Jul 12, 2017

Coping with Moving

I move A LOT. And it doesn’t get any freakin’ easier. The longest I’ve ever (in my whole life) lived in one place is 7 years, and most places around 3 years. I moved to York a week ago and have been struggling with feelings of loneliness. It’s like every time I have a solid friendship circle, it’s time to move away again. [Disclaimer: I’m very privileged to lead the life I do; this post is just about one of the aspects that I struggle with]

[Disclaimer #2] I started this blog post and Twitter poll on Tuesday morning and in the afternoon was hit with some pretty heavy family stuff, which compounded all the feels. And now I’m writing it with all that in mind.

Academics, and Early Career Researchers in particular, often have to move to follow jobs and fieldwork, and attempt to solve the "2 body problem" (finding a place for self and partner). Half the people that answered my poll had moved 2-5 times in the last 10 years, and a quarter moved more than 5 times.    

I was counting the times I'd moved to a different town or country but found that lots of people had the experience of moving within the same town because of temporary contracts (and I'd moved within St Andrews too, because of fieldwork). The logistics of moving can be stressful in and of themselves, and having the uncertainty of those temporary contracts forcing you to move sounds horrible!

There's also the point that while you might not move house, moving university and commuting can be really hard - like having two separate lives, going on (1) where you live and (2) where you work.

Next, I asked people what the hardest part of moving was.

63% said that making friends was the hardest part. But 14% said "Nothing, I love moving!" which is also important to acknowledge. While my own experience is one of "Oh no, I had such great friends and now I have to work really hard to find people that amazing", plenty of people enjoy the process of making friends. And that's really cool!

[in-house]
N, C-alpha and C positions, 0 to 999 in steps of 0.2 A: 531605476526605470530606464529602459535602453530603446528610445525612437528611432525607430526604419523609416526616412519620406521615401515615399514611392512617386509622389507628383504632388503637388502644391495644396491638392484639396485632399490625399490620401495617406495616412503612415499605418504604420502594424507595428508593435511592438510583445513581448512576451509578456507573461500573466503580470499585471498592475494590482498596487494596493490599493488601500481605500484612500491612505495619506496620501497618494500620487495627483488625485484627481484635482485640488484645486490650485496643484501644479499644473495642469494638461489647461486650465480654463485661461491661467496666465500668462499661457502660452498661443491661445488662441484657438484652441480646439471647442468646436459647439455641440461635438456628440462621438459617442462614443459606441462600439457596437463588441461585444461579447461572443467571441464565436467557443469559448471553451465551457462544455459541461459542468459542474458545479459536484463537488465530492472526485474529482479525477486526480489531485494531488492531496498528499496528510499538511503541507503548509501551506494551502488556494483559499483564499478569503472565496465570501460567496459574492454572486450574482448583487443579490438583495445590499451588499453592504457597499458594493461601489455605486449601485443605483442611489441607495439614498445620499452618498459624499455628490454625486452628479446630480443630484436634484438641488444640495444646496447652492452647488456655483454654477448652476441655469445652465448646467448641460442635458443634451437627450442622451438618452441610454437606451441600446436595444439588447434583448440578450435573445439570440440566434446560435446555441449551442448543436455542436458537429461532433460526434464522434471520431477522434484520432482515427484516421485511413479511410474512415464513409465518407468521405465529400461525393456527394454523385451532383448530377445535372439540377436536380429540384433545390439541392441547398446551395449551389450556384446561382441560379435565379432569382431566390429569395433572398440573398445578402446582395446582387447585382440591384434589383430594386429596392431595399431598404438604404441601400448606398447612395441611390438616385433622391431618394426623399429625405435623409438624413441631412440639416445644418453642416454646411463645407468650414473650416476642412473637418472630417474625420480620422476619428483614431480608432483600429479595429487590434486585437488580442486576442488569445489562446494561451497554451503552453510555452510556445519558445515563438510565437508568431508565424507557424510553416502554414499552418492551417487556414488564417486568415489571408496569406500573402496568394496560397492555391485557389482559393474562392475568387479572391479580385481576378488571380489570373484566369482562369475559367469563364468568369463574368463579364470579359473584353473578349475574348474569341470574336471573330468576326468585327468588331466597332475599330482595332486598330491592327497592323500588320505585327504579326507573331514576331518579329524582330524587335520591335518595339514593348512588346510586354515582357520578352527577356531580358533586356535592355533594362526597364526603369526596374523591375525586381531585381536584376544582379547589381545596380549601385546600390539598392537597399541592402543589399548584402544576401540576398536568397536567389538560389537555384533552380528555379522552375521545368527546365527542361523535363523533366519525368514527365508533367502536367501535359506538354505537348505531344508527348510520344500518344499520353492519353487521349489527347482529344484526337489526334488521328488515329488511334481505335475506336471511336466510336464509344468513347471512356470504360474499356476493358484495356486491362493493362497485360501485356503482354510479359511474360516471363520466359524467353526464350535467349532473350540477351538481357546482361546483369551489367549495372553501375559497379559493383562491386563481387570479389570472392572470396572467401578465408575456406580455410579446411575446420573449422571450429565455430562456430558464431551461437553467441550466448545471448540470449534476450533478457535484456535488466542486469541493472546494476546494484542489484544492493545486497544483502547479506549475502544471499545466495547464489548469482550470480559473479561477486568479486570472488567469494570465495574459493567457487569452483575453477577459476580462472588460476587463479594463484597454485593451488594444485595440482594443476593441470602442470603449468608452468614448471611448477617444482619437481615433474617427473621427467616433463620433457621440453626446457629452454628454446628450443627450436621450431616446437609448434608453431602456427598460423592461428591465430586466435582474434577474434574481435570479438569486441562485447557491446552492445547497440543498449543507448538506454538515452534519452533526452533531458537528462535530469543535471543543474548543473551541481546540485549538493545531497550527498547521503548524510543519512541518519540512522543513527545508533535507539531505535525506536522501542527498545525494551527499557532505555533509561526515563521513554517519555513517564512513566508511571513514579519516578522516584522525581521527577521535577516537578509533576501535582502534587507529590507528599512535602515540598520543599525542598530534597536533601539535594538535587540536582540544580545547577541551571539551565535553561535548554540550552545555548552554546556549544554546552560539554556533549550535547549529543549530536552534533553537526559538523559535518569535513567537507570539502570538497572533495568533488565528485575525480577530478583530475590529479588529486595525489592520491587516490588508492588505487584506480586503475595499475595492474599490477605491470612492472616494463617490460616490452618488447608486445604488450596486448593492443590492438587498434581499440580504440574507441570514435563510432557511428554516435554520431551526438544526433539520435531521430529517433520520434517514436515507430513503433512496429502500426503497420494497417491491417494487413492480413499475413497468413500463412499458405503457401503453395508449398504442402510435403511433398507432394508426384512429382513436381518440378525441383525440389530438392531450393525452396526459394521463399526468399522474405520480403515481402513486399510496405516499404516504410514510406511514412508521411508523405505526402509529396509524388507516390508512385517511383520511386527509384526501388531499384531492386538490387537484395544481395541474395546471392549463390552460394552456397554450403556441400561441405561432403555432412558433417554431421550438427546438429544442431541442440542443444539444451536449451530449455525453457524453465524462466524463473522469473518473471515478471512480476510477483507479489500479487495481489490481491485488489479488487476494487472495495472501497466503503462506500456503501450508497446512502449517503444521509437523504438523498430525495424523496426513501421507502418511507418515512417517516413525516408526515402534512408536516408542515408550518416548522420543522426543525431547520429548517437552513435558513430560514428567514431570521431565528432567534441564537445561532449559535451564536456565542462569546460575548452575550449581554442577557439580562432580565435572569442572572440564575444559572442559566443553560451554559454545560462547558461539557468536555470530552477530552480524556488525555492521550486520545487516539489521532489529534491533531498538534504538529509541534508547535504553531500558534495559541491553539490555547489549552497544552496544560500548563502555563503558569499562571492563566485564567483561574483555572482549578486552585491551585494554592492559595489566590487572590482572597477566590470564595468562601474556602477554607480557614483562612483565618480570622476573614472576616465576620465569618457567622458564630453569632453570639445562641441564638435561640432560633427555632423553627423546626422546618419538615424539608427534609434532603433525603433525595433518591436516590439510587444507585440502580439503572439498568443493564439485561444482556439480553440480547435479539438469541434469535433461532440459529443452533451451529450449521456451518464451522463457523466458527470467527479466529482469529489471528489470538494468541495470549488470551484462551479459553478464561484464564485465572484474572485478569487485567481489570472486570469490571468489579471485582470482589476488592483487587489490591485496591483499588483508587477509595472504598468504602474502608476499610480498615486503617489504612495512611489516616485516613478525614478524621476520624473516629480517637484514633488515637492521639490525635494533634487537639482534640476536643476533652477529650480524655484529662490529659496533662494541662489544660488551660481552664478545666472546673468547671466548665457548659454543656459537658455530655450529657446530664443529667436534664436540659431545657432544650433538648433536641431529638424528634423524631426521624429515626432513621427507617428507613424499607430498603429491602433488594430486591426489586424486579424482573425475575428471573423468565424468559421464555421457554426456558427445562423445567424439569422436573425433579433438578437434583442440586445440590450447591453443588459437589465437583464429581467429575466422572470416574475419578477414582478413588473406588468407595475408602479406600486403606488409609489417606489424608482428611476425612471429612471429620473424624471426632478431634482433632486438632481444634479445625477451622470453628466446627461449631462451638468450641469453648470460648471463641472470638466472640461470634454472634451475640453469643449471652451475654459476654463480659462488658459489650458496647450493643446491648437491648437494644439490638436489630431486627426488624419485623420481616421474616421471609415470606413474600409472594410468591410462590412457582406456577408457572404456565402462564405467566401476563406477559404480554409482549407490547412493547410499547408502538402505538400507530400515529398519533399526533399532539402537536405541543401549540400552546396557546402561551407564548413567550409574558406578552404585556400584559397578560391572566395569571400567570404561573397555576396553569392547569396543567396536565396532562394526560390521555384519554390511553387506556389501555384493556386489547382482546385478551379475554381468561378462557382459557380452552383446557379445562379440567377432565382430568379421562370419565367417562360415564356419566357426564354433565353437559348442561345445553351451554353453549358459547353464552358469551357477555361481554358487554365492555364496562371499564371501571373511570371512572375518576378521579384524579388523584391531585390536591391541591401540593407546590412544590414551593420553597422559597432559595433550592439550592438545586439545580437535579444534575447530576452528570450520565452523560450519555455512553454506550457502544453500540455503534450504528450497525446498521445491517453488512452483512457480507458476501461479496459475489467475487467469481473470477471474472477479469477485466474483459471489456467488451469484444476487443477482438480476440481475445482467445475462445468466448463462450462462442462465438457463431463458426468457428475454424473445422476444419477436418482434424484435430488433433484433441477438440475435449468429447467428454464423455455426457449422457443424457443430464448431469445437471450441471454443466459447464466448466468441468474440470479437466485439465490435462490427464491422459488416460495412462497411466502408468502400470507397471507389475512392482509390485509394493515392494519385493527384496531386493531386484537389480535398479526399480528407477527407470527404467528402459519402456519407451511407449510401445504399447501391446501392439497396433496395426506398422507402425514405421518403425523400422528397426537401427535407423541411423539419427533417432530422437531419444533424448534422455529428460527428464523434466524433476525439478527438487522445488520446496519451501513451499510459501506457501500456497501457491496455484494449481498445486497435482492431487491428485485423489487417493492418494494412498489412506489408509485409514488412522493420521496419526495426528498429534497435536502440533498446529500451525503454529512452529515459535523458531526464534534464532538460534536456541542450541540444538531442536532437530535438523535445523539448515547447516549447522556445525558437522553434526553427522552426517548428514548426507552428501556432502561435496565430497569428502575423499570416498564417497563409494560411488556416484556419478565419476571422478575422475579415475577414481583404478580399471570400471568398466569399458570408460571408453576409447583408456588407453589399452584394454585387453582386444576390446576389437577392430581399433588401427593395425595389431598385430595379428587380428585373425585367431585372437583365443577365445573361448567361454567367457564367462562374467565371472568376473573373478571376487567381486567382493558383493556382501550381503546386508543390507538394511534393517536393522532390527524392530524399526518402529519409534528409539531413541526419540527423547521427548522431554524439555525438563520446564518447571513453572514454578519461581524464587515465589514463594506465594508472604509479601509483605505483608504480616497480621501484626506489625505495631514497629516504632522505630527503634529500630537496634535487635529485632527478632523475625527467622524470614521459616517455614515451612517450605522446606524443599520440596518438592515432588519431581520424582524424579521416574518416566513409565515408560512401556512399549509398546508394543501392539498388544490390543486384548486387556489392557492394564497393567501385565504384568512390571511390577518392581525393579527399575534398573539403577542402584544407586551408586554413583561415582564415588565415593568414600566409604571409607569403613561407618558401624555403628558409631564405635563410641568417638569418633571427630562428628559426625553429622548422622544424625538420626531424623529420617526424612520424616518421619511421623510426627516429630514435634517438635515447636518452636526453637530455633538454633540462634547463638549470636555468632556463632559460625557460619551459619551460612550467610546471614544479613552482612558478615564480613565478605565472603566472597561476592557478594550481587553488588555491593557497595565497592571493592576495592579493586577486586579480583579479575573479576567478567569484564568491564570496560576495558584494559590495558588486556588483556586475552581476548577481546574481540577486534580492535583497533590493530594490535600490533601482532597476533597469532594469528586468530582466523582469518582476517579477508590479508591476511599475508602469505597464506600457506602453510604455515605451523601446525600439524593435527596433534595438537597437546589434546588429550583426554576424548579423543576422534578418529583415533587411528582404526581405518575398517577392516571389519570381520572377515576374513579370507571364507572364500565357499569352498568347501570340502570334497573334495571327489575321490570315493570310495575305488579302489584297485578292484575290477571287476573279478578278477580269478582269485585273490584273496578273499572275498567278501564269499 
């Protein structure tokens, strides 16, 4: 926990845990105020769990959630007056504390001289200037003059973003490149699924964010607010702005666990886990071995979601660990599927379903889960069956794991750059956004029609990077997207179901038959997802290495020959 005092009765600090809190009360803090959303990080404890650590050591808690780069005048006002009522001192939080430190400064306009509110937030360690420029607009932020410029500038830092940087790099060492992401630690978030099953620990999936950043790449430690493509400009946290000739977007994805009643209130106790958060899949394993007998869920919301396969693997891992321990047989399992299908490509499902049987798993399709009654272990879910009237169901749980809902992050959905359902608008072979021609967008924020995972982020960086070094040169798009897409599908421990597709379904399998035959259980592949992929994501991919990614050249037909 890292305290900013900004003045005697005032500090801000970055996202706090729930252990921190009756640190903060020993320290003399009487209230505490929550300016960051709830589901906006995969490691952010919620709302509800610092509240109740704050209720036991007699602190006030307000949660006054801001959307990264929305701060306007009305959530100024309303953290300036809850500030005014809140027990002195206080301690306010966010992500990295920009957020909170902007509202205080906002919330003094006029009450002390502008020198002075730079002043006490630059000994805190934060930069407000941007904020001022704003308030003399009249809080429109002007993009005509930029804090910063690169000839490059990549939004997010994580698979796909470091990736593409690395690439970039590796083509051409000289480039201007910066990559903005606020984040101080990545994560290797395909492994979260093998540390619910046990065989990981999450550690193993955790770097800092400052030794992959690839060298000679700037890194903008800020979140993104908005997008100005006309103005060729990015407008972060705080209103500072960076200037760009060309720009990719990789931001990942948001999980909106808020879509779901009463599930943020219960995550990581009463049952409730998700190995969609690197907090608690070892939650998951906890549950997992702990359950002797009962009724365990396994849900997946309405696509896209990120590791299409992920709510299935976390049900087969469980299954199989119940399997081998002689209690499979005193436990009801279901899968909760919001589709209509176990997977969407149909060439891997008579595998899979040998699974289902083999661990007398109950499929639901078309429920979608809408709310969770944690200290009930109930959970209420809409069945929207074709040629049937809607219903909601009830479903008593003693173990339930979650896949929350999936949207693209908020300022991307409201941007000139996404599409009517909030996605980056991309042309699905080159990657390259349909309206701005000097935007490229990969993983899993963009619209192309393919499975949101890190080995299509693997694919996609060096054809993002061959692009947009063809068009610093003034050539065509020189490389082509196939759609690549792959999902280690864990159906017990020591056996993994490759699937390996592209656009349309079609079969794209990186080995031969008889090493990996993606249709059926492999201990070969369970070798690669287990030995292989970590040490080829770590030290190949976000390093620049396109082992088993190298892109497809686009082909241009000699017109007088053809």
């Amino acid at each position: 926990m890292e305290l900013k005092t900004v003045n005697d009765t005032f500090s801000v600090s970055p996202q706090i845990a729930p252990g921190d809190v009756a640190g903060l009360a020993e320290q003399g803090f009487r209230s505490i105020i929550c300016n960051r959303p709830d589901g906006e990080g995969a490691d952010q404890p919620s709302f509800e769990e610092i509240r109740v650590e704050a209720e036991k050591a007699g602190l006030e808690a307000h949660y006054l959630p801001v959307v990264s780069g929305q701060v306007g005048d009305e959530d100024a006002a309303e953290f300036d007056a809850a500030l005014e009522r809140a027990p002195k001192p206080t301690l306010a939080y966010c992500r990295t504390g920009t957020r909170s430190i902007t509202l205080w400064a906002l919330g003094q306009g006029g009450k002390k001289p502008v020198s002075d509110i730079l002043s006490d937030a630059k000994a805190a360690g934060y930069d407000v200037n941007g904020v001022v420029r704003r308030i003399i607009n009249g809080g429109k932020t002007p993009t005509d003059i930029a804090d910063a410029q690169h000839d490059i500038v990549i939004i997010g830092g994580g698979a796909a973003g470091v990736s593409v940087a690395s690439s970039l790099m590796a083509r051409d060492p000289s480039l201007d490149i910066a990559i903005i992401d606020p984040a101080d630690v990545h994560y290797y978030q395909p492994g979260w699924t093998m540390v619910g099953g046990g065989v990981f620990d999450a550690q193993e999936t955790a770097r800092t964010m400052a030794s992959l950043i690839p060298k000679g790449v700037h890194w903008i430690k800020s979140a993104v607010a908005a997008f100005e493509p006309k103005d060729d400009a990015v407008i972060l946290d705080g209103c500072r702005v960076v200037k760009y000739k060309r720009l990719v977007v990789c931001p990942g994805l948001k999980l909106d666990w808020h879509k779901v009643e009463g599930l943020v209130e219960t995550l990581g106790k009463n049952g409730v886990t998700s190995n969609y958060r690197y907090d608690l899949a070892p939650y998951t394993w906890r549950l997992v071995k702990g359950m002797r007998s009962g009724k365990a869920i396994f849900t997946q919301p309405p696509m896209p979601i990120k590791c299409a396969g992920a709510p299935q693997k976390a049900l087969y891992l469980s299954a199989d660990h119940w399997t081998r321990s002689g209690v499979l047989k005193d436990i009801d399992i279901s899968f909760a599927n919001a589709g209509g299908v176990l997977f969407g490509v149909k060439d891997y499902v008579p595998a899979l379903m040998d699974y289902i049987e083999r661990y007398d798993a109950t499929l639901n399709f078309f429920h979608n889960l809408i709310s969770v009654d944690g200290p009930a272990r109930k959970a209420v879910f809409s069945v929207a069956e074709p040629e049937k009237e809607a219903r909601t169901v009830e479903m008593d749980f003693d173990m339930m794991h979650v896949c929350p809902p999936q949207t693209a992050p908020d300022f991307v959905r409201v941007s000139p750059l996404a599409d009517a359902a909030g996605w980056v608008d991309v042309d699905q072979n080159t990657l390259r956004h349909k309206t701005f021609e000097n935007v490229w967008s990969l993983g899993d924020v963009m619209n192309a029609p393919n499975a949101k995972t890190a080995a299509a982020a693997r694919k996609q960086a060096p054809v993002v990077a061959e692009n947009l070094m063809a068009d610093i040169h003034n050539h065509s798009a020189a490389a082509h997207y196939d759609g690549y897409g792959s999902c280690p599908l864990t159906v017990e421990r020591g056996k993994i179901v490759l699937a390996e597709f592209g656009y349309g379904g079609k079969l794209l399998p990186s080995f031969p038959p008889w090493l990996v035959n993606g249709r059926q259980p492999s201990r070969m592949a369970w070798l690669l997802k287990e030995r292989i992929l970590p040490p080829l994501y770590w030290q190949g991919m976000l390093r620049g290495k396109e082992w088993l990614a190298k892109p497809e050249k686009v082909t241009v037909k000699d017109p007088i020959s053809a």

Holly's comment really struck a chord - "it's missing the old stuff". I think I can do moving and settling into a physical space, but I really miss the old friendships that I left behind. And making new friends was clearly something that lots of people struggle with.

So what does the university do to help introduce newcomers? 

I was pretty shocked that 65% of respondents hadn't been introduced to people through their university's induction process. Luckily, when I arrived at York I was led around offices and introduced to a few people (who later introduced me to more people etc.) It was really helpful!! This is something that all universities should do in one way or another.

If some universities aren't doing much to help newcomers integrate, are people in the department taking it upon themselves?

These numbers look a bit better, with 2/3rds of people being invited to social events personally or by email (I think that personal invites are more effective; sometimes I shy away from an e-invite if I don't think I'll know anyone there). But that's still 1/3 of people not being invited to departmental social events. 

I wondered whether people had personal strategies for dealing with moving to a new place.
Okay, it was quite mean getting to choose between these three options, because I actually do all of them (also physio and massage is wonderful!) But having forced a choice, 50% of people find nesting into their new home helps and 36% like joining clubs, gyms, teams etc.